current of less than 20kA for 100 microseconds. Average power =4x10^6
watts--WOW! but energy per foot of conductor is 400 Joules. Not all that
great. The point of the rod may be gone but the rest should be OK. What
might happen is that there is a poor contact somewhere and a high energy
dissipation at that contact- blowing it to ratshit.

As r w_tom indicated grounding and the soundness of connections is
important. Thank you, w_Tom
No point in diverting 35kA into a 10 ohm rod where the down conductor is 2
feet away from your backside on the john. EM theory comes in to play more
when the stroke has occured- but little more than consideration of
travelling waves and their reflections need be considered from a protection
point of view. . The effect of a reflection can seriously burn your butt.

11. ### Roger JohanssonGuest

Okay, I must have confused it with another phenomenon. I thought about
something glowing in the water, on the water surface, seen especially when
waves break or the water flows around the bow of a boat, which is
explained as some kind of light emitting algea in tropical waters.

St. Elmo's Fire is obviously, from the examples in that link, an
atmospheric phenomena, similar to ball lightning.
The ball lightning explanation, in the link from the above url, is very
similar to my explanation though.

Not a good and complete explanation, but that is approximately what we
know today.

12. ### Rich GriseGuest

Naturally, I'll pounce on this one.

But, let's cut to the quick. People have been "discussing" this sort of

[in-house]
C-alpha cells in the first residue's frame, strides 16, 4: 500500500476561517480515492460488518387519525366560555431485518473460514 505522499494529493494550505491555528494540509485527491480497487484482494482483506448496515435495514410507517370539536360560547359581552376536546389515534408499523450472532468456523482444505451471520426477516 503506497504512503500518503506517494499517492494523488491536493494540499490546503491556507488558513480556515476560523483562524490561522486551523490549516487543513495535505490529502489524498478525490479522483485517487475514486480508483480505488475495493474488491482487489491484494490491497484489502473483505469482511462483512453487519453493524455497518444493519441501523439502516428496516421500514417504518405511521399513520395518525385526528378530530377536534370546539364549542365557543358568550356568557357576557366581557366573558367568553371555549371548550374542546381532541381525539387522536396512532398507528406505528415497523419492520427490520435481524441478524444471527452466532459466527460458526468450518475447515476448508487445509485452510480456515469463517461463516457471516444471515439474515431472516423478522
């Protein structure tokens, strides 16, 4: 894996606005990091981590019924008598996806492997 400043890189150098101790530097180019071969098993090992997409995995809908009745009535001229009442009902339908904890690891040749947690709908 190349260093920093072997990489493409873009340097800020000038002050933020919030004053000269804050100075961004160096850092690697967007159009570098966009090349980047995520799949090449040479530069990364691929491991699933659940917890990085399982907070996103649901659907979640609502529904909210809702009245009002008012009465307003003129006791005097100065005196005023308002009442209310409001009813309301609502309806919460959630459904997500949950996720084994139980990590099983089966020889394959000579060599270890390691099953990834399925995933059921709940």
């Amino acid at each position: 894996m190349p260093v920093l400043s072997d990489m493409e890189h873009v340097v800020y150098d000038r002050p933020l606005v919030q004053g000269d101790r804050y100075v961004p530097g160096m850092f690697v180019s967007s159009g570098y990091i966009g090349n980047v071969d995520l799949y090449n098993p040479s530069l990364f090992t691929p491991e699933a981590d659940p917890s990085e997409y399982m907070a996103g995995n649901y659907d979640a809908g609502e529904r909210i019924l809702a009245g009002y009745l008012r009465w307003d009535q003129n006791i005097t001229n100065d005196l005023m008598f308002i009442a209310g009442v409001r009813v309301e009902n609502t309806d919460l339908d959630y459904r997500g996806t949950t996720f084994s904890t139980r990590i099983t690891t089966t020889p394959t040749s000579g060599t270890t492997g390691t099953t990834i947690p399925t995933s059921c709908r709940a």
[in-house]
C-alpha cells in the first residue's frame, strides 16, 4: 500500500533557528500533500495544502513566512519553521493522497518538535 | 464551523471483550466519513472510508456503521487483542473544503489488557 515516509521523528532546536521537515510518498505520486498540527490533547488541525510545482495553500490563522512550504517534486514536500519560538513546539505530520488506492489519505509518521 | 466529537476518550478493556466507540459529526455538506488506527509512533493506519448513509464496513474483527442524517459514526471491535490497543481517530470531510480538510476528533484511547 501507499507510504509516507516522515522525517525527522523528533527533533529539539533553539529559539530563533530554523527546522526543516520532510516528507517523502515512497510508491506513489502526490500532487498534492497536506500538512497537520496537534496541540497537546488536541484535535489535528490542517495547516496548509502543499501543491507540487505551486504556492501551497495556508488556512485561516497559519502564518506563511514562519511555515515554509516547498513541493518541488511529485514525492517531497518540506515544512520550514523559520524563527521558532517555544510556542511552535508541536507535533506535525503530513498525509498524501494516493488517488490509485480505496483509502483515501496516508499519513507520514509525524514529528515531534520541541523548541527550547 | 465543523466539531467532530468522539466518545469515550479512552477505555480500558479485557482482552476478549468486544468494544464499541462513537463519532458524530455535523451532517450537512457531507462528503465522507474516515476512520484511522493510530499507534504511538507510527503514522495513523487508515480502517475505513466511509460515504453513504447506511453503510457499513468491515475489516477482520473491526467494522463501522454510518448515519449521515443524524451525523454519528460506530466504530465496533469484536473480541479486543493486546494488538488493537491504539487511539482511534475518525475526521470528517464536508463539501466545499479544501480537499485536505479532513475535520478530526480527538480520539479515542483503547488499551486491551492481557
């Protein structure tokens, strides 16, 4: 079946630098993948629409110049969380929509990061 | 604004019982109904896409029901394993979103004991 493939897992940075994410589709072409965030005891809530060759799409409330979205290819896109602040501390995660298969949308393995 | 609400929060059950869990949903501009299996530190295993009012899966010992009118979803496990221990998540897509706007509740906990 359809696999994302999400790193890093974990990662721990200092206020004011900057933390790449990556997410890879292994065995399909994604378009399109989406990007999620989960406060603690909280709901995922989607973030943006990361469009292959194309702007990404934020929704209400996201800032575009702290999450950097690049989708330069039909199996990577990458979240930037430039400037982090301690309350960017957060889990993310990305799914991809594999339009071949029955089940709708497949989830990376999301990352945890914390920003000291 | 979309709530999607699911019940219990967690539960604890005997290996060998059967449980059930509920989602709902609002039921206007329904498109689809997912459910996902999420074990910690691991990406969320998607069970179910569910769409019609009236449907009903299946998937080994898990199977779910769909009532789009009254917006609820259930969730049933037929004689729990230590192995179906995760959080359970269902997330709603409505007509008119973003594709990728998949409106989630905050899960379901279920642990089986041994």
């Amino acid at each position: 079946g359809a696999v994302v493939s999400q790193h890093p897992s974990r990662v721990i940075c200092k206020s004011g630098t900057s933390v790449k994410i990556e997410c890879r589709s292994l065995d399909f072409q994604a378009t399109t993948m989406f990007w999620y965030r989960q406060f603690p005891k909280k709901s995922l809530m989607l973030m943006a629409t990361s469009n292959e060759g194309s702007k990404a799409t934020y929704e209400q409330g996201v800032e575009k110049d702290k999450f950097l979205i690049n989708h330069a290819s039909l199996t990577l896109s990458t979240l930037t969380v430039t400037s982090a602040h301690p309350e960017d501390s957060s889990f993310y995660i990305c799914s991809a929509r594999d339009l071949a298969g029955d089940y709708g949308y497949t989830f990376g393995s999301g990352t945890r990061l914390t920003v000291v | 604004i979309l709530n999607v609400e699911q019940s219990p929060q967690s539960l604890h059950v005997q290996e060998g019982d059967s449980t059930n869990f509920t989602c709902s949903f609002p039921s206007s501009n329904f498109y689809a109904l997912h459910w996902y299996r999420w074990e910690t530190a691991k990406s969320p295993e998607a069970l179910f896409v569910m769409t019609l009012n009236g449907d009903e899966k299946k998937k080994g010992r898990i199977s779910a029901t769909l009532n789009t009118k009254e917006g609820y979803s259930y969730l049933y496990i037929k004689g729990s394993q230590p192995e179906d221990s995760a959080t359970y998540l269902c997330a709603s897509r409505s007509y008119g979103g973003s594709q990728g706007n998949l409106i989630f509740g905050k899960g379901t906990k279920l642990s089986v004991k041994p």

thing since people have been discussing.

There's a new question, howsomever.

And that question is:

What does it _feel_ like to live in the physical plane?

Thanks,
Rich

13. ### Rich GriseGuest

"Um, general? I think you've got your phenomena scrambled."

Ba-dump-bump!
Tsssssh!
Rich

14. ### Roger JohanssonGuest

I found a nice old picture of st. elmo's fire on a ship:

http://www.wordiq.com/definition/St._Elmo's_Fire

The picture makes it very clear that it is a massive discharge from
extended parts of an object, like the mast tops of a sailing ship.

15. ### Myxococcus xanthusGuest

That's focusing on the cloud-discharging capabilities of -one- rod,
obviously miniscule.

Would be the -combined- effect of (1) thousands of lightning rods in a
moderate-sized community, plus (2) hundreds of miles of transmission
line, telephone line, supporting cable, etc. suspended between
hundreds of tall poles and tall towers, plus (3) tall lamp posts, tall
antennas, etc. have a significant cloud discharging effect?

Order-of-magnitude estimate on this? I'm wondering, since I've seen
several ground/tree strikes while out in rural areas, but only one
direct strike to a tree in the city, and I'm an urban dweller.

Myxococcus xanthus

16. ### Bob MyersGuest

OK, Rich, that at least SOUNDS like a quote I should
recognize - is it, and if so, from where?

Bob M.

17. ### Tom BiasiGuest

I think maybe the actual quote was:
"Well, if I may respectfully submit, sir, I think you've got your phenomena
scrambled, General."

18. ### Rich GriseGuest

Firesign Theater, "Everything You Know is Wrong".

Cheers!
Rich

19. ### John PopelishGuest

What about the sharp points on the edges of millions of tree leaves?
At the magnitude of currents involved in corona discharge (not
strikes) the resistance of copper and trees is insignificantly
different.

20. ### Richard HenryGuest

"I have heard...somehow"

That's what I like. Clear, concise references.